When you have a teeth alignment problem, wearing braces isn’t the only solution. There are simpler devices that can straighten one’s teeth, although they would require more discipline. They are called removable dental or orthodontic appliances. Some examples of these are mouthguards, retainers, and dentures.
Removable appliances are made in a reputable orthodontics laboratory, so you’d usually not see them being readily available in dental clinics. Each appliance is carefully crafted to perfectly fit a patient’s teeth. There are several types of removable orthodontic appliances and they solve a number of teeth alignment problems. On top of that, they can also be a solution for snoring, meaning you can finally have a better sleep if you wear one.
Here are the different types of removable dental appliances, along with their functions:
Retainers can be removable or fixed. Either way, their purpose is to maintain the alignment of your teeth after having your braces removed. Your orthodontist will advise you on how long you have to wear it, as well as how you’d take care of them. You can remove them when you need to eat and brush your teeth (don’t forget to clean the retainers, too!), but otherwise, you have to wear them as directed, because they are crucial in preventing regression.
2. Space Maintainers
These are used in children who are dealing with premature tooth loss. With gaps in the teeth, the other existing baby teeth may shift and block the path of permanent teeth. This causes malocclusion. Space maintainers are used to prevent the movement of baby teeth onto the path where permanent teeth are supposed to form and grow.
3. Palatal Expanders
Like retainers, palatal expanders can also be removable or fixed. Usually, age is the basis on whether you’d be given a removable version or not. For older children, the fixed version is more suitable.
Palatal expanders are used to widen the upper jaw by applying gentle pressure on the upper molars. It is adjusted regularly, and on each adjustment, you’d feel the gentle pressure once again. Patients are usually advised to wear palatal expanders for several months until the desired result is met.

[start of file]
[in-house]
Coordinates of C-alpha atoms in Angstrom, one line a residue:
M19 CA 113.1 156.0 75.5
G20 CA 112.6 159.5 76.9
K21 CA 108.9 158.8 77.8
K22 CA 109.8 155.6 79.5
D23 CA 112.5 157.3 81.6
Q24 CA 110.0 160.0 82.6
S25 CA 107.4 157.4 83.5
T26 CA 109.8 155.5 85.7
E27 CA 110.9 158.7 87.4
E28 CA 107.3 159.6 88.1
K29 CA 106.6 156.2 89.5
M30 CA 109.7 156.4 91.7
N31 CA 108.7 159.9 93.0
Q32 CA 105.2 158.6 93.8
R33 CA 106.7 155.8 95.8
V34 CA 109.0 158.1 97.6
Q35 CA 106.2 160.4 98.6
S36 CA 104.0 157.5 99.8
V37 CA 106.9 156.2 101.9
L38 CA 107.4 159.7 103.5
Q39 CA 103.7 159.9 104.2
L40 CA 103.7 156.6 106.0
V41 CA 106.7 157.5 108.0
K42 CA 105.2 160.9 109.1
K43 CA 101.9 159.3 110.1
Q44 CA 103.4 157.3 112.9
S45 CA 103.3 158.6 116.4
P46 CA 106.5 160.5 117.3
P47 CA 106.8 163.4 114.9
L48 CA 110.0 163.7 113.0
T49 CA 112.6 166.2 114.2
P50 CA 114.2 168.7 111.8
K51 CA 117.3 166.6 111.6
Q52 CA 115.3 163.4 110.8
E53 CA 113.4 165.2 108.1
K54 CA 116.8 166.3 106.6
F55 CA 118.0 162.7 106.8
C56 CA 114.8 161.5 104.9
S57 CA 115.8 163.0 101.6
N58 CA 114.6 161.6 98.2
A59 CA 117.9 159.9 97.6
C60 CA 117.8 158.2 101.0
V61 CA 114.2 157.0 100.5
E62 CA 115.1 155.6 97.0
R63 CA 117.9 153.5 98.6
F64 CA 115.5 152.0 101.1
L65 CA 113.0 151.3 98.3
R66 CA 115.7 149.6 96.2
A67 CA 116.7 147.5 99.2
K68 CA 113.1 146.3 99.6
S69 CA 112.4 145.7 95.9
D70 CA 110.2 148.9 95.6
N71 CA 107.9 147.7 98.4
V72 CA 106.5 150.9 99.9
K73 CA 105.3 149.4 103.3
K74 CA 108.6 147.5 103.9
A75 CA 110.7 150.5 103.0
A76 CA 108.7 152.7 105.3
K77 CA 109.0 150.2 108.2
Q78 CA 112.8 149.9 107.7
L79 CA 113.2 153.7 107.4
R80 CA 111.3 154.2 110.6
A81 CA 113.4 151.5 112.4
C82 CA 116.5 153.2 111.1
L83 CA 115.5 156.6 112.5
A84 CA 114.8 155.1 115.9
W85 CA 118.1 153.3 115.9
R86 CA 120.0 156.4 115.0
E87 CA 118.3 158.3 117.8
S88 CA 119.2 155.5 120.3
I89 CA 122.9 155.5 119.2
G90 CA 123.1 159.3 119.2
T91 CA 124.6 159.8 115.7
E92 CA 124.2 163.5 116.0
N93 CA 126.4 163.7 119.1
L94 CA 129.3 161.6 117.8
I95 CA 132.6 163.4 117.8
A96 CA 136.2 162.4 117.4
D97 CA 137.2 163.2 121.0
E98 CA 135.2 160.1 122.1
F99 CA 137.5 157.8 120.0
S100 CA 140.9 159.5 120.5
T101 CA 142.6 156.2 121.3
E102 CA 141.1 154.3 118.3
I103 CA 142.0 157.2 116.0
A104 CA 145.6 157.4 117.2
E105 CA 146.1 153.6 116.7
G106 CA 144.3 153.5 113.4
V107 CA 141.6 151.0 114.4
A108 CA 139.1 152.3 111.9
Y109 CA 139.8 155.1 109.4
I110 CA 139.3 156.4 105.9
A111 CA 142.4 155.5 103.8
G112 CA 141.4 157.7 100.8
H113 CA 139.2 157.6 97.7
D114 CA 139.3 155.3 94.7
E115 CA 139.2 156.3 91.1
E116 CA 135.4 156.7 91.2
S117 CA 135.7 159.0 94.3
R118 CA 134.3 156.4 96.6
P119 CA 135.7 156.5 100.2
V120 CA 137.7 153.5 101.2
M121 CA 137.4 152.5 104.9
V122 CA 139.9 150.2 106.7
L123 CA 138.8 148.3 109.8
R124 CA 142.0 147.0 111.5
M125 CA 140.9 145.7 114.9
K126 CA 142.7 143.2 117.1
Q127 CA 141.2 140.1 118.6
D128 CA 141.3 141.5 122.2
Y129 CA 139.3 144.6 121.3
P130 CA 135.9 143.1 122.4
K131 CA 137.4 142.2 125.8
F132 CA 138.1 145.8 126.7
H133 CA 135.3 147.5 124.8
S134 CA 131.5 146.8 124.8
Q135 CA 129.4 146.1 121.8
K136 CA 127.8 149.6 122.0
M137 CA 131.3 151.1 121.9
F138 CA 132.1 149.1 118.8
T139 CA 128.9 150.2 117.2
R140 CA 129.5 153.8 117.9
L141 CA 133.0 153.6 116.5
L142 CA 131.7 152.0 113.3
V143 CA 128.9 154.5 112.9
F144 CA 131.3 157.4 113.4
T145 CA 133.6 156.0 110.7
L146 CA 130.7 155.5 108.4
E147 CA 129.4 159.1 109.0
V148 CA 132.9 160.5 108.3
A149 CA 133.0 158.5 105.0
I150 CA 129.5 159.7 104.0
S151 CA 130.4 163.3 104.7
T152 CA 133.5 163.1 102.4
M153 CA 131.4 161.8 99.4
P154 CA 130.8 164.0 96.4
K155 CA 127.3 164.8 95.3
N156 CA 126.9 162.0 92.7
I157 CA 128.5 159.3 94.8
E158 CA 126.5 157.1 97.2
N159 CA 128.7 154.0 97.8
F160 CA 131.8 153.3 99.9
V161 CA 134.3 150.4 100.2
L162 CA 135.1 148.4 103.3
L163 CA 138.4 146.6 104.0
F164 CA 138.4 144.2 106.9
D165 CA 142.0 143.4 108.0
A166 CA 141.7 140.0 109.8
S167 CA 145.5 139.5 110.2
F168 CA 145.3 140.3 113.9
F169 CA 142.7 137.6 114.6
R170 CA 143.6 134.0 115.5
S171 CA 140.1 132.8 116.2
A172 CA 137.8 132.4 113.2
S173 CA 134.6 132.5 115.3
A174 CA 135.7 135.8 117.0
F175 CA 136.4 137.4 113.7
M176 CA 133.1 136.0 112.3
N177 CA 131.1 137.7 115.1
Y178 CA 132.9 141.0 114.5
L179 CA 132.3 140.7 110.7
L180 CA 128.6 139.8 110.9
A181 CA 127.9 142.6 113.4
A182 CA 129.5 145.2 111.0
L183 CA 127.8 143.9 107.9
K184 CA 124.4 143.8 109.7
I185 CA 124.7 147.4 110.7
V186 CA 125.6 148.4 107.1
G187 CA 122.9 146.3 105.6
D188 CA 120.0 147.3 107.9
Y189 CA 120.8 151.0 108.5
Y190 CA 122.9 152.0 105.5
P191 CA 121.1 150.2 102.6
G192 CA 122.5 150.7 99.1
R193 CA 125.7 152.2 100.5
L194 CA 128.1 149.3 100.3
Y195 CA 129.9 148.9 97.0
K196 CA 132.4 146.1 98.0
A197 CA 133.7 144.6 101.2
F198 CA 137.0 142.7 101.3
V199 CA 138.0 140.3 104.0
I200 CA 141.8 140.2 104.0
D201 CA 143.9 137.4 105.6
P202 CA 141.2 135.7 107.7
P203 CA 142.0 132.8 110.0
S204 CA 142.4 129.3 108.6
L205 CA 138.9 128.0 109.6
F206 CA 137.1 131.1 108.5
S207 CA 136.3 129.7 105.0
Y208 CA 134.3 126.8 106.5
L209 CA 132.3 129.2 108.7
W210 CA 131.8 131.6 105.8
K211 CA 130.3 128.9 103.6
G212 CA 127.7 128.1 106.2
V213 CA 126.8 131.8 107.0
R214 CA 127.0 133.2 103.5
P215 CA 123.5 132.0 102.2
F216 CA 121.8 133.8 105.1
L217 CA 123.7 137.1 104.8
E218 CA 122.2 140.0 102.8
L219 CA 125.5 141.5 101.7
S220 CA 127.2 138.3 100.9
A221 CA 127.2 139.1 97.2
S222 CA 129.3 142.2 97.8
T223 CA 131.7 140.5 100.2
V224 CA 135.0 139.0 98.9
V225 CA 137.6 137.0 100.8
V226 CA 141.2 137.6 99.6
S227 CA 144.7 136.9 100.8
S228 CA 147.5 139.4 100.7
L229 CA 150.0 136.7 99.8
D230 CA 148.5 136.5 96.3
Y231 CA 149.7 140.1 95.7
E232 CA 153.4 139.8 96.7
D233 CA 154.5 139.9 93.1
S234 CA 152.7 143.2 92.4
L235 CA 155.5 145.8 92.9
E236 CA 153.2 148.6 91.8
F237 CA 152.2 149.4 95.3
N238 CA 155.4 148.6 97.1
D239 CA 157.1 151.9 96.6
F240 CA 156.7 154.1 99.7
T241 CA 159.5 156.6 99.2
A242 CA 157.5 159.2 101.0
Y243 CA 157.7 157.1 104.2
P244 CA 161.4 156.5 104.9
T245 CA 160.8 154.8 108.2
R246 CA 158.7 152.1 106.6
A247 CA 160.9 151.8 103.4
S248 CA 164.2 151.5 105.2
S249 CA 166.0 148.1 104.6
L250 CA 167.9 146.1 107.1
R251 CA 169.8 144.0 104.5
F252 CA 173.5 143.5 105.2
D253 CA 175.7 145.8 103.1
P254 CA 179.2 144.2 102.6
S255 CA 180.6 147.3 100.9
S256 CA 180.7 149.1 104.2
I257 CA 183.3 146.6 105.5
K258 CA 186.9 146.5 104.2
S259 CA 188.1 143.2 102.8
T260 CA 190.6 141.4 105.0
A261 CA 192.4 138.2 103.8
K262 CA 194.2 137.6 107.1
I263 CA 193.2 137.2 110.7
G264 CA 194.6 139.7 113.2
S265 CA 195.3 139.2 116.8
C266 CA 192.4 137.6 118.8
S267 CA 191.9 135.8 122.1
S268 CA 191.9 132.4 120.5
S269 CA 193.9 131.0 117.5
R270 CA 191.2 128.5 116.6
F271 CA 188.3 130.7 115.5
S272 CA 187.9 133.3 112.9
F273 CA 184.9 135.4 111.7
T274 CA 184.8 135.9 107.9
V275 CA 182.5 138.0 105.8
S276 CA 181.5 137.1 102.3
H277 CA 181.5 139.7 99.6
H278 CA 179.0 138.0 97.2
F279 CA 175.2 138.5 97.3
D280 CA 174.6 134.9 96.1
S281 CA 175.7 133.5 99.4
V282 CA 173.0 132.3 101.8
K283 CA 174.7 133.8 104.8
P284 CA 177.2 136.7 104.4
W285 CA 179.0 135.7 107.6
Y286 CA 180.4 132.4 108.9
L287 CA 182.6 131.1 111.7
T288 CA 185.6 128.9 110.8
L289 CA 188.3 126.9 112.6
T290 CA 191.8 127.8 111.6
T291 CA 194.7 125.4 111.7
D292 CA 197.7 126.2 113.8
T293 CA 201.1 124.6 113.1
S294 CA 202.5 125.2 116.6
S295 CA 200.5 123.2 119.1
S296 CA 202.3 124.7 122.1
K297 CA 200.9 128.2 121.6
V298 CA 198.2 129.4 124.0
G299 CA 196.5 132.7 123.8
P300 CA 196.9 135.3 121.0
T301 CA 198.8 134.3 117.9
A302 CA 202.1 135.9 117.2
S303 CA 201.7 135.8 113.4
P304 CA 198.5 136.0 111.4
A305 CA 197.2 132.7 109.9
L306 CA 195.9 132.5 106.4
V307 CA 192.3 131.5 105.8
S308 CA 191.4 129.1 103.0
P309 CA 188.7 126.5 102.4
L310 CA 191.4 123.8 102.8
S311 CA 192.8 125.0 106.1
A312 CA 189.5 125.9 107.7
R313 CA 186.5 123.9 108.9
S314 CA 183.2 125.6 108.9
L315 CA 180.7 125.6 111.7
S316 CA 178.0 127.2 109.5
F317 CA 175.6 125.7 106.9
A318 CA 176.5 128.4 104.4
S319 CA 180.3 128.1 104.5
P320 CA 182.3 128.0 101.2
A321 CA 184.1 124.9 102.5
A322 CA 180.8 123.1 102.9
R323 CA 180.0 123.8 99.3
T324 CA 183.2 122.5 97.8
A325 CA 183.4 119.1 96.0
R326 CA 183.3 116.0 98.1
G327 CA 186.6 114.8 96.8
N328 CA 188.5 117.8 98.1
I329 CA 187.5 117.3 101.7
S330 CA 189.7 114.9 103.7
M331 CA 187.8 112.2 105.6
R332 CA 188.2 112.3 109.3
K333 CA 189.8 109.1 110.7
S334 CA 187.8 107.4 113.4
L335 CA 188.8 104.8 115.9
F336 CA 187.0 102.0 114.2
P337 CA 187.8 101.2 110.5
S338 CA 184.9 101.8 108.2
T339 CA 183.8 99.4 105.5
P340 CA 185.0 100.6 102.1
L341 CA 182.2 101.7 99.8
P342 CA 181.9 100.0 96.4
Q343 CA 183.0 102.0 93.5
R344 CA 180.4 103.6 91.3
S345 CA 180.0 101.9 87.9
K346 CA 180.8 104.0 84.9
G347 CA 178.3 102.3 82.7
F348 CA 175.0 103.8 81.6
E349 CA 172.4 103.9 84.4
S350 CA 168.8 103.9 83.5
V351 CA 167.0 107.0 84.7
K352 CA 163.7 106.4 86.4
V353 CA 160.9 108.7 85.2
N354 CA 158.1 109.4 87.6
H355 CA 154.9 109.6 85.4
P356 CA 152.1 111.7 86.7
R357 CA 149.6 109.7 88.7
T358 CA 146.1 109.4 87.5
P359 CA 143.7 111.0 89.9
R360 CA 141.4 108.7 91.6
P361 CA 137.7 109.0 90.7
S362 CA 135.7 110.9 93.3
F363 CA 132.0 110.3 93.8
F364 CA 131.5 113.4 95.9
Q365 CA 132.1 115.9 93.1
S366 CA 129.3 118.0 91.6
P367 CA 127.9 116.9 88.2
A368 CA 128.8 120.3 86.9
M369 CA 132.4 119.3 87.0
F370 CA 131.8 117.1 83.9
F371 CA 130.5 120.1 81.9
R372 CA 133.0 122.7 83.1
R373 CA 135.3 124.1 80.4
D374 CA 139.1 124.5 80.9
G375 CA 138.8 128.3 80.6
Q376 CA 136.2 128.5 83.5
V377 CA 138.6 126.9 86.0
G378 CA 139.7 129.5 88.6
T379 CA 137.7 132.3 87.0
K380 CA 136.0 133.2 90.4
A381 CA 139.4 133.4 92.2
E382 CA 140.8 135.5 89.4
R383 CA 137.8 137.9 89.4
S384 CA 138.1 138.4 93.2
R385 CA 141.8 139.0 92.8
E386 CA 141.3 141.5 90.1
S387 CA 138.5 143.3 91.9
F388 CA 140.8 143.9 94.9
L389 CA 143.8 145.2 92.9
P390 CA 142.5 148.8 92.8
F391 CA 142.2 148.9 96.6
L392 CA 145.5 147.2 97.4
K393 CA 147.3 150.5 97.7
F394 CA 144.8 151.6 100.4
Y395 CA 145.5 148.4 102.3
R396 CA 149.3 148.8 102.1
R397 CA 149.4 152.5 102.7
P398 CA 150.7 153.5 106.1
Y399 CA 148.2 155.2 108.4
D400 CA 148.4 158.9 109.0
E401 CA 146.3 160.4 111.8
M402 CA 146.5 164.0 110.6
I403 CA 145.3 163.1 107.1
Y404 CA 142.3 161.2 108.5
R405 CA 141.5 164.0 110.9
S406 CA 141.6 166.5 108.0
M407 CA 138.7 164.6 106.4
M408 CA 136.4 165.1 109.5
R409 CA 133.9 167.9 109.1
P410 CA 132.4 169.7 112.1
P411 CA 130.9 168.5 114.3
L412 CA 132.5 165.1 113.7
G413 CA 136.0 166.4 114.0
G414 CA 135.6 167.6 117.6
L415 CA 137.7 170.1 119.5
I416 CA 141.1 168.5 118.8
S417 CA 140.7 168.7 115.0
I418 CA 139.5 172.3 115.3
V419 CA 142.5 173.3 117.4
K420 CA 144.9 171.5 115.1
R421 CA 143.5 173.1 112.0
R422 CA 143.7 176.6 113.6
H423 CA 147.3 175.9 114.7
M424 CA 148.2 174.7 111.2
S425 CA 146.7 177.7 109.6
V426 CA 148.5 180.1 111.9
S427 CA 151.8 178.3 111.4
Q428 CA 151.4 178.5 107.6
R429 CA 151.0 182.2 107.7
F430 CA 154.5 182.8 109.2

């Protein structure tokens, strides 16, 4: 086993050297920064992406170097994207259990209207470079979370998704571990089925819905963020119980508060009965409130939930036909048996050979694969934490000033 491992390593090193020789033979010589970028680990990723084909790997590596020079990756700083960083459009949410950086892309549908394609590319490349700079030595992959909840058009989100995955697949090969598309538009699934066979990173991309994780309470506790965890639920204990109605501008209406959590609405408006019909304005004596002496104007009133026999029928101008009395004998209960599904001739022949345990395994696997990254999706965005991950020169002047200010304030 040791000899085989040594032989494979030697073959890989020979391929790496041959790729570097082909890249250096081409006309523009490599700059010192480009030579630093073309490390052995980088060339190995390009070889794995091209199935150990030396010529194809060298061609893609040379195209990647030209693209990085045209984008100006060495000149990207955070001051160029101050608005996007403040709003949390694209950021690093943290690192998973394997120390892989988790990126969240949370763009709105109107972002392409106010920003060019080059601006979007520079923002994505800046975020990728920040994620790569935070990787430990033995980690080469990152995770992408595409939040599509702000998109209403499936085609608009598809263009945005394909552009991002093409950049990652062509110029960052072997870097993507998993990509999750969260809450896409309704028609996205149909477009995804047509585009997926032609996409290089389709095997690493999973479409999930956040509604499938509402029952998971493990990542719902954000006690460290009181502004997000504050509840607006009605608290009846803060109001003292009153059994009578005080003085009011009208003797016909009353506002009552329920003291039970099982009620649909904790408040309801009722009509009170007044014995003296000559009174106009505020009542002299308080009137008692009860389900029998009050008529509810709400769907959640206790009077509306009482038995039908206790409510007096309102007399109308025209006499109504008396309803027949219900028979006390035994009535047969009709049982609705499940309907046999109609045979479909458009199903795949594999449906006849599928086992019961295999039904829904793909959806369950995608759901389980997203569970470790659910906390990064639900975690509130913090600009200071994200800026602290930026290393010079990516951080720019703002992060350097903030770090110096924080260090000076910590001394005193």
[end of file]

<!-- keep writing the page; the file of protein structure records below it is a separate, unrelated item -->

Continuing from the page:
Mouthguards are those mouthpieces you’d commonly see in athletes. They wear them to protect their teeth against possible injuries due to forceful impacts.
5. Night Guard
Some people grind their teeth while sleeping, which can cause trauma to the jaw and wearing off of teeth. Wearing a nightguard will protect the patient from the aforementioned teeth and jaw conditions.
6. Snoring Device
This is a variety of a night guard specifically designed to prevent snoring. It repositions the jaw and tongue in such a way that opens the airways, reducing soft tissue vibrations that occur when one snores.
7. Tongue Thrust Dental Guard
Tongue thrusting is a habit of some. The front teeth can be in danger of shifting from the tongue’s forward pressure, so a tongue thrust dental guard will be advised to be worn in order to block the tongue’s pressure from affecting the front teeth.
8. Partial Dentures
These are worn as a replacement for one or several missing teeth. They can be removed for cleaning.
9. Flexible Partial Dentures
Unlike traditional partial dentures that have metal, this version feels closer to the natural teeth because the base is flexible, allowing it to adjust to the movements of your teeth smoothly.
10. Full Dentures
If you lose all of your teeth, full dentures would be the only solution. Apart from restoring your teeth and smile, bone loss can also be slowed down by full dentures. If you’re worried about them falling off, you can use magnets to secure them.
Now that you’re informed about these removable dental appliances, you’ll be able to see yourself having more options and solutions for your teeth alignment or sleep issues. Our teeth and smiles should be protected at all costs, so if you’re experiencing some pain and other problems due to your teeth, consult your dentist immediately.